Wow, what an amazing fall this has been! The warm days seem to just keep coming and the garden just keeps giving. The mesclun mix, kale, and spinach I planted in August have been filling our plates for dinner. The winter squash, sweet potatoes, onions, beets and carrots have all been harvested and the brussels sprouts and leeks are now the stars of the show.
I’m lucky to have a small greenhouse, so I’m still able to pick a few peppers and one or two ripe tomatoes each day. However, there comes a time when the outdoor tomatoes are finished. The brown vines are spent and no matter how warm these fall days are, the green tomatoes ain’t never going to ripen. My last canning job each year is to gather up the last of the unripe tomatoes, along with some windfallen apples and make a batch of Green Tomato Chutney.
Chutney is a particular form of preserving, originating in India. The name derives from the Hindu word चटनी chaṭnī, meaning to lick. British chutneys were attempts to reproduce the exotic recipes brought back by Indian Traders in the 18th & 19th centuries. European-style chutneys are usually a combination of fruit, vinegar, sugar, and spices, cooked until the chutney is reduced to a thick consistency. Fresh chutney will taste harsh and vinegary, so store all chutneys for three months before use, to allow the flavours to mature and mellow. Perfect as an accompaniment to cold meats or cheese on a cold winter’s evening.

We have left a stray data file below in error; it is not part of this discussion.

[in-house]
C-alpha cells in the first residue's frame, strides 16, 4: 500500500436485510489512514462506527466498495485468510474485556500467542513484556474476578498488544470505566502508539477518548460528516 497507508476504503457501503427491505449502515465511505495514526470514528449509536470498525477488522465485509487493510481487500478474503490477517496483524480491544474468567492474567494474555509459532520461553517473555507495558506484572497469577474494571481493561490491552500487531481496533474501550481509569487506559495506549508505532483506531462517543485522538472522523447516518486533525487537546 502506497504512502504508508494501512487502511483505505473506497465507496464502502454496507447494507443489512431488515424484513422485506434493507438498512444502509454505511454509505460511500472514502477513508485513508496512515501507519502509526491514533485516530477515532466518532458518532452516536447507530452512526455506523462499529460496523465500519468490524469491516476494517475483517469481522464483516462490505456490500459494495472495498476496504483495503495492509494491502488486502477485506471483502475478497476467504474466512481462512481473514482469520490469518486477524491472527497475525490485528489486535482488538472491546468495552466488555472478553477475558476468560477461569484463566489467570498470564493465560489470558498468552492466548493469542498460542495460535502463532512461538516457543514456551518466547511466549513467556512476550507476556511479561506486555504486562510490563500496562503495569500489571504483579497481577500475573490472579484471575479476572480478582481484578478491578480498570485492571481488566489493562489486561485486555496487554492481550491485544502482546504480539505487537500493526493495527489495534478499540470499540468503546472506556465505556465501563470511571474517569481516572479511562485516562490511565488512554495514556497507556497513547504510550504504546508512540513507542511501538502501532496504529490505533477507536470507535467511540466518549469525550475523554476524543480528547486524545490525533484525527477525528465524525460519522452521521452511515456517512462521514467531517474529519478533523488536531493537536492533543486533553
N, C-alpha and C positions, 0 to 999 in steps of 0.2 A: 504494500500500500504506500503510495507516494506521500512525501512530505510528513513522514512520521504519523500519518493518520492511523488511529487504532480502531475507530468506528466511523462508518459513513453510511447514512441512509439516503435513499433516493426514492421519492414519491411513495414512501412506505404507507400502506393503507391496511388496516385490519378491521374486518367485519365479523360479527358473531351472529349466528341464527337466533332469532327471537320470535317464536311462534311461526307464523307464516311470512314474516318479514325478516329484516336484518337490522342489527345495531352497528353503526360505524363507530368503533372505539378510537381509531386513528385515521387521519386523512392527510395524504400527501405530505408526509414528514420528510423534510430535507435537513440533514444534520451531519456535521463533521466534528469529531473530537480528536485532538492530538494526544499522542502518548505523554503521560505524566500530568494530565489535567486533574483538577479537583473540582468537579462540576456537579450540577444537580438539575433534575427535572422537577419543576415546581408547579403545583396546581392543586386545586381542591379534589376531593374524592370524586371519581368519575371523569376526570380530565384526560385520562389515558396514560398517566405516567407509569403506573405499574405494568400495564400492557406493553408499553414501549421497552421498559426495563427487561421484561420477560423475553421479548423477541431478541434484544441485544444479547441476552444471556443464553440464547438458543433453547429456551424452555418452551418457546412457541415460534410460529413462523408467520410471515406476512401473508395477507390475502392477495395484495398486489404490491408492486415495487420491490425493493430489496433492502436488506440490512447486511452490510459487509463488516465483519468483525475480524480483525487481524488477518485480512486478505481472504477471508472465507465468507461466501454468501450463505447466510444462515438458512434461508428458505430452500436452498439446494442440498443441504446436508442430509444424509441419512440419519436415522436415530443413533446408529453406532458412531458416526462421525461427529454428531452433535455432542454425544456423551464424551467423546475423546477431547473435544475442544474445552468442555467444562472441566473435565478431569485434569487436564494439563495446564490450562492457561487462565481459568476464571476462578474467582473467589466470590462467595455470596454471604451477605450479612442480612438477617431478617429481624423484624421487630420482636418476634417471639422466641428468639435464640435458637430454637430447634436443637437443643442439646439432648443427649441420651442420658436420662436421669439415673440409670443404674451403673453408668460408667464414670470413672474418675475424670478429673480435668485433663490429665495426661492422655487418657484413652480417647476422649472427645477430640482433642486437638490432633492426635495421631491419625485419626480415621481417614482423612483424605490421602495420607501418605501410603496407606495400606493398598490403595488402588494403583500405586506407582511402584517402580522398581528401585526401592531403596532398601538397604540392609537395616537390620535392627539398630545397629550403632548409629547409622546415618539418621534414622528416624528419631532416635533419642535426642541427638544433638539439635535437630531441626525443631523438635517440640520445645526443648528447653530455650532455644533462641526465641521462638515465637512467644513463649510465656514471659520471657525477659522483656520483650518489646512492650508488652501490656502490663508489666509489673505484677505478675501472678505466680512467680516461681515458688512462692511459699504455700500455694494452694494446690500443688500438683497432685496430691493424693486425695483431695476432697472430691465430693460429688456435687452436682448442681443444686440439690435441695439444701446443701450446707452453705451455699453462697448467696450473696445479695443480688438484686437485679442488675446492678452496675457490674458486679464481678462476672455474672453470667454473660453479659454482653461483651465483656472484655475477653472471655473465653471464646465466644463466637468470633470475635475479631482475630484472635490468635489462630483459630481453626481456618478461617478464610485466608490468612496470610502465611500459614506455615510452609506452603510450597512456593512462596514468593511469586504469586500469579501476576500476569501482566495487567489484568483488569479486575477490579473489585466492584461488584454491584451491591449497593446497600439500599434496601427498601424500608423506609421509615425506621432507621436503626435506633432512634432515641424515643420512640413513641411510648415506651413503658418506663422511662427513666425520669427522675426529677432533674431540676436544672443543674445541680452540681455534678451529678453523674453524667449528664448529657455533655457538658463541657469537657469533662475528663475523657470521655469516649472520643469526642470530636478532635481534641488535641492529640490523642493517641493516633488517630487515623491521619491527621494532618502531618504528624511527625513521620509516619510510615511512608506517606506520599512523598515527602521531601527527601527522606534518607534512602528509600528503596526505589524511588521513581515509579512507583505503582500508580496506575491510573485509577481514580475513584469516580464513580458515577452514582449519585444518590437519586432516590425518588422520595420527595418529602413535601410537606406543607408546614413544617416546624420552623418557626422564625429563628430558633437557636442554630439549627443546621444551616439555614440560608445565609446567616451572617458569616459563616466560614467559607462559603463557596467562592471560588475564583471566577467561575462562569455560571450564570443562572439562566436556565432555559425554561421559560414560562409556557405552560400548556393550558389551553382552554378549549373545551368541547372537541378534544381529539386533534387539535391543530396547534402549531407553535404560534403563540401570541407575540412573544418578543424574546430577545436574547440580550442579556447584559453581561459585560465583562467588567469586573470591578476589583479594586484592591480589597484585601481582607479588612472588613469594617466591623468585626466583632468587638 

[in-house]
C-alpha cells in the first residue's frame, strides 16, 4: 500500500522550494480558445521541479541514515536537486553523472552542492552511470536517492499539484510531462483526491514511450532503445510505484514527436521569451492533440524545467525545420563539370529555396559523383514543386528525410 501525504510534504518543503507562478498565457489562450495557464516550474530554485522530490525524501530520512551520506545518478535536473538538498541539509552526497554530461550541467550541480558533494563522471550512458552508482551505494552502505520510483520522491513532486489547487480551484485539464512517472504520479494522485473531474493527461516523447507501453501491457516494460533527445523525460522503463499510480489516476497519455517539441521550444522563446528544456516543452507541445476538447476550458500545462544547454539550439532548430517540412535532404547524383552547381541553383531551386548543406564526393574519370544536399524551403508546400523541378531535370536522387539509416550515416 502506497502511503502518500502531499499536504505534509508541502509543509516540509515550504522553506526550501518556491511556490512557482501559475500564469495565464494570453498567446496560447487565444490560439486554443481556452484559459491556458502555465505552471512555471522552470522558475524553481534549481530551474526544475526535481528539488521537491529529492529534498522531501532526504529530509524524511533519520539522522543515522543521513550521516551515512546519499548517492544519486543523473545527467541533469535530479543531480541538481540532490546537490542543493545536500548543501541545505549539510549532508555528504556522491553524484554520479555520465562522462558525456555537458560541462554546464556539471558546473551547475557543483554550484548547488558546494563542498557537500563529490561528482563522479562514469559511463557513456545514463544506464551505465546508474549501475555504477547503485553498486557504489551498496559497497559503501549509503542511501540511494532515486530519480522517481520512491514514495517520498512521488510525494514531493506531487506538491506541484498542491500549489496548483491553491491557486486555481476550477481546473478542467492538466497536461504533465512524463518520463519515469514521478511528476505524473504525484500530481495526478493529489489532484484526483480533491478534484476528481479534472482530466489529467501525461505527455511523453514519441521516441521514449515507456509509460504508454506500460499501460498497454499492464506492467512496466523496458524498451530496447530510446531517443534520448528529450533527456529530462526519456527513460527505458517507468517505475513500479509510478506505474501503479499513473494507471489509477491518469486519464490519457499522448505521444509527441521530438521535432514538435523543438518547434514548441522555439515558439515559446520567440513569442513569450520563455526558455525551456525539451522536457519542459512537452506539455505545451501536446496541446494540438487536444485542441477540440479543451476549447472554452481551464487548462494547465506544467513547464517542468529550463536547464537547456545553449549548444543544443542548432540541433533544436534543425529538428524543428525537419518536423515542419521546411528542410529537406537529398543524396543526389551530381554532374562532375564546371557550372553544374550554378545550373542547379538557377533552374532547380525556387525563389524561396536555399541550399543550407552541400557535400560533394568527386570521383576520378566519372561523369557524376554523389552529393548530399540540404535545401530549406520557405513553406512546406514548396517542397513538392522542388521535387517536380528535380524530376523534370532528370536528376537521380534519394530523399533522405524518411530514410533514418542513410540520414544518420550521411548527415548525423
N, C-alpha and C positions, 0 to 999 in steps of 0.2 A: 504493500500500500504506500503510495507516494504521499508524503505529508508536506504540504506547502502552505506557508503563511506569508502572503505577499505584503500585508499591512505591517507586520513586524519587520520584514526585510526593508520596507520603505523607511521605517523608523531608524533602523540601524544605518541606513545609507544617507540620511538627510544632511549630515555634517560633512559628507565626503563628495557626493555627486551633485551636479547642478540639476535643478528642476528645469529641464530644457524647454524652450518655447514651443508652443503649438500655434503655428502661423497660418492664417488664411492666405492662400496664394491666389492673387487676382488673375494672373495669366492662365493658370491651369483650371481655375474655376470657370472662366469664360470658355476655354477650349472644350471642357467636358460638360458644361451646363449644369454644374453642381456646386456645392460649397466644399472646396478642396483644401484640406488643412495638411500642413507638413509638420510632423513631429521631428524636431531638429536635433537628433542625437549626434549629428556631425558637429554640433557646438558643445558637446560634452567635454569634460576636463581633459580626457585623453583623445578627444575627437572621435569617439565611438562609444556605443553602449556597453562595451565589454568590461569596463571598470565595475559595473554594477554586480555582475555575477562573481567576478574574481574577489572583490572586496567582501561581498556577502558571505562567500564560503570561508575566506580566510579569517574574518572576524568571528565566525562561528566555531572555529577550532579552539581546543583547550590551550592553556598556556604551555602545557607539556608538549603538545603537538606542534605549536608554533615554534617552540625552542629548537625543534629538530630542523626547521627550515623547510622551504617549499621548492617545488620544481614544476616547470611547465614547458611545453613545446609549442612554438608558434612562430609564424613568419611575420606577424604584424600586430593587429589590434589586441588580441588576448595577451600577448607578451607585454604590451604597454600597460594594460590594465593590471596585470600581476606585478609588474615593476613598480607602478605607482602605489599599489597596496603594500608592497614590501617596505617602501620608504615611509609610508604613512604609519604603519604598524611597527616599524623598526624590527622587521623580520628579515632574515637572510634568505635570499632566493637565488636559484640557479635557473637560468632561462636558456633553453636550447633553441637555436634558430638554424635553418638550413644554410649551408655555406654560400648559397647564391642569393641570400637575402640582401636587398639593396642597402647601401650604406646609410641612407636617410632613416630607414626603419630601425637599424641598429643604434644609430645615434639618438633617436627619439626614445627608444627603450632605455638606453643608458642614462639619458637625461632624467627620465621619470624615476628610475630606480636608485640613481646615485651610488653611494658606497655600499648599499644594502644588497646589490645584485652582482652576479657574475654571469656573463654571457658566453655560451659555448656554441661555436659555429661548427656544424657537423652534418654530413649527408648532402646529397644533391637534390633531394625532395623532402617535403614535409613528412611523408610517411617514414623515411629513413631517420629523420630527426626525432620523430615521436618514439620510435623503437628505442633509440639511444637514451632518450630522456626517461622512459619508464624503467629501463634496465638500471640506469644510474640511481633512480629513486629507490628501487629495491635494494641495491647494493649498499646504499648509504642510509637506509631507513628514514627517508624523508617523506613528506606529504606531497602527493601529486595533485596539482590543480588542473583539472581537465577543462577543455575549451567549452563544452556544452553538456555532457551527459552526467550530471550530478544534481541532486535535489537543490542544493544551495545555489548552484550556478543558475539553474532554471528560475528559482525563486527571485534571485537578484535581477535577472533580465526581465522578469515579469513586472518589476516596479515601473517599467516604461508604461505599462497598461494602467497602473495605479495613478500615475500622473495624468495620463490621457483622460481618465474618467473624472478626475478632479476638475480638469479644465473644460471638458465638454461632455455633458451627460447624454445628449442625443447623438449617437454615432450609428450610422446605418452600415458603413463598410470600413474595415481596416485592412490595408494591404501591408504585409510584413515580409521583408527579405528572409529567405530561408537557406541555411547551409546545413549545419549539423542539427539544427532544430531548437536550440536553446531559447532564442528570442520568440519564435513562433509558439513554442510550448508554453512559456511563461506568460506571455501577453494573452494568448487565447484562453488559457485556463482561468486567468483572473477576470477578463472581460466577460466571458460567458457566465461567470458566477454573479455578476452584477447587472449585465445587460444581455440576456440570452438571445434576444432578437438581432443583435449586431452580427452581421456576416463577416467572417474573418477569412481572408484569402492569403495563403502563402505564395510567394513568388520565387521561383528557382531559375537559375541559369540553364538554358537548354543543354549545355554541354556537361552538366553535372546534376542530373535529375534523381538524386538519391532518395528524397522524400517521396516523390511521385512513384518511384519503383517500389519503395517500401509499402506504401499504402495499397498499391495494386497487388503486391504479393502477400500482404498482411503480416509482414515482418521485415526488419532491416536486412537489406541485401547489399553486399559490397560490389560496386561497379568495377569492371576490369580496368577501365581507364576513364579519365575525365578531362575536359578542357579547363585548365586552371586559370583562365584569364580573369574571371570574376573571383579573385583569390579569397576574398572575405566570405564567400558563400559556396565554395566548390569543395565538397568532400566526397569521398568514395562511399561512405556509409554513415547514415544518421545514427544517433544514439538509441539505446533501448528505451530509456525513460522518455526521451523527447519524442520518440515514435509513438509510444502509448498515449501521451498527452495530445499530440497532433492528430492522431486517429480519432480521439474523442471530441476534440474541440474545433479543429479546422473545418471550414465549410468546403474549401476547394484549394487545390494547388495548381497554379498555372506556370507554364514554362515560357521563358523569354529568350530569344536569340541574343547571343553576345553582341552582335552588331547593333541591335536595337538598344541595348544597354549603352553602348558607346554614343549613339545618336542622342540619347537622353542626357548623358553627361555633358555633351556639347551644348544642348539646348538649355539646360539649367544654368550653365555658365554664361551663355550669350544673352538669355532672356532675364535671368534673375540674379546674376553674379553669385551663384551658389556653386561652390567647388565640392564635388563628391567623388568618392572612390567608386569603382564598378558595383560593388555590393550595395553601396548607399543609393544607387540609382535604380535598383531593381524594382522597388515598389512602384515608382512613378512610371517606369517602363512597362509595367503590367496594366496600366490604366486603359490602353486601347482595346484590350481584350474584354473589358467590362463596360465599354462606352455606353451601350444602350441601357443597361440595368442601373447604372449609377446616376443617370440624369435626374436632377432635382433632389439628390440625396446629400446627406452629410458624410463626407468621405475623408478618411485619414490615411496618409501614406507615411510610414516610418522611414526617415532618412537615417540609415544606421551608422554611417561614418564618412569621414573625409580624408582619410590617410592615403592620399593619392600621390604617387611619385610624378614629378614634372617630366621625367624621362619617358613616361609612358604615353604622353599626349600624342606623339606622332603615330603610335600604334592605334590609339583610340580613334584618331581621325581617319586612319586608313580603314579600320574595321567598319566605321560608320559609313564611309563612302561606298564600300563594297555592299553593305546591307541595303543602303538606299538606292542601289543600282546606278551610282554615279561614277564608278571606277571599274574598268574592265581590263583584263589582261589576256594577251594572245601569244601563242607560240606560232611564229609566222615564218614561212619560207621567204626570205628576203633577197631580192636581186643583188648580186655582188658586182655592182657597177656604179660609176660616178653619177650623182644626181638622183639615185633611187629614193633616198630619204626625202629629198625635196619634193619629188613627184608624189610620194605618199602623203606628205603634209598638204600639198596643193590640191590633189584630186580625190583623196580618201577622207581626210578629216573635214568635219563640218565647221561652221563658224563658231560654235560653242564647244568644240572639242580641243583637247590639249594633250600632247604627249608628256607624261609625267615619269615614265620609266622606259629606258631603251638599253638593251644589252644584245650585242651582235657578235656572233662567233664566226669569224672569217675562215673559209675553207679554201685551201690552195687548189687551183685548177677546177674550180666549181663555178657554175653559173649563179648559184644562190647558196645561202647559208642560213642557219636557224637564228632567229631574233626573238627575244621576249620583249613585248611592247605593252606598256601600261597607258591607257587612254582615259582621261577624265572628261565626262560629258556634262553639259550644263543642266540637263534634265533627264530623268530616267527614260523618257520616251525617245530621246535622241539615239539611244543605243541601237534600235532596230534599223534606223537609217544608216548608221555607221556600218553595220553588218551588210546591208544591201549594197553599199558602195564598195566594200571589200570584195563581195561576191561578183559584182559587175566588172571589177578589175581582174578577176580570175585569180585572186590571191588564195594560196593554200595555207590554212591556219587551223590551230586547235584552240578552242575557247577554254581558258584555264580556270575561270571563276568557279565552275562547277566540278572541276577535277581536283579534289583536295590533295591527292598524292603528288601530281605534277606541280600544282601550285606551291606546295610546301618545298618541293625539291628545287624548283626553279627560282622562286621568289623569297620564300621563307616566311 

Green Tomato Chutney
- 2 1/2 lb green tomatoes (1kg)
- 2 1/2 lb apples (1kg)
- 2lb onions (900g)
- 1 lb raisins (450g)
- 6 large cloves garlic, crushed
- 1 lb 6 oz brown sugar (625g)
- 1 oz pickling spice (25g)
- 1/2 tbsp cayenne pepper
- 2 tbsp ground ginger
- 1/2 tbsp salt
- 3 pints malt vinegar (1.75 litres). Don’t be tempted to use Apple Cider Vinegar – it just won’t taste the same!
Wash the tomatoes and chop finely. Peel and chop the onions finely. Peel and chop the apples finely. Add the raisins, garlic, sugar, cayenne and salt. Tie the pickling spices in a small piece of cheesecloth and suspend in the other ingredients by attaching it to the panhandle.
Pour in the vinegar and bring to simmering point. Let it simmer for about 3 1/2 hours without a lid. Stir occasionally to prevent sticking.
The chutney is ready when the vinegar has been mostly absorbed and the spoon leaves a trail for a few seconds. Be careful not to overcook, remembering that it will thicken up quite a bit as it cools.
Pour the hot chutney into hot jars and seal. Store for three months before using.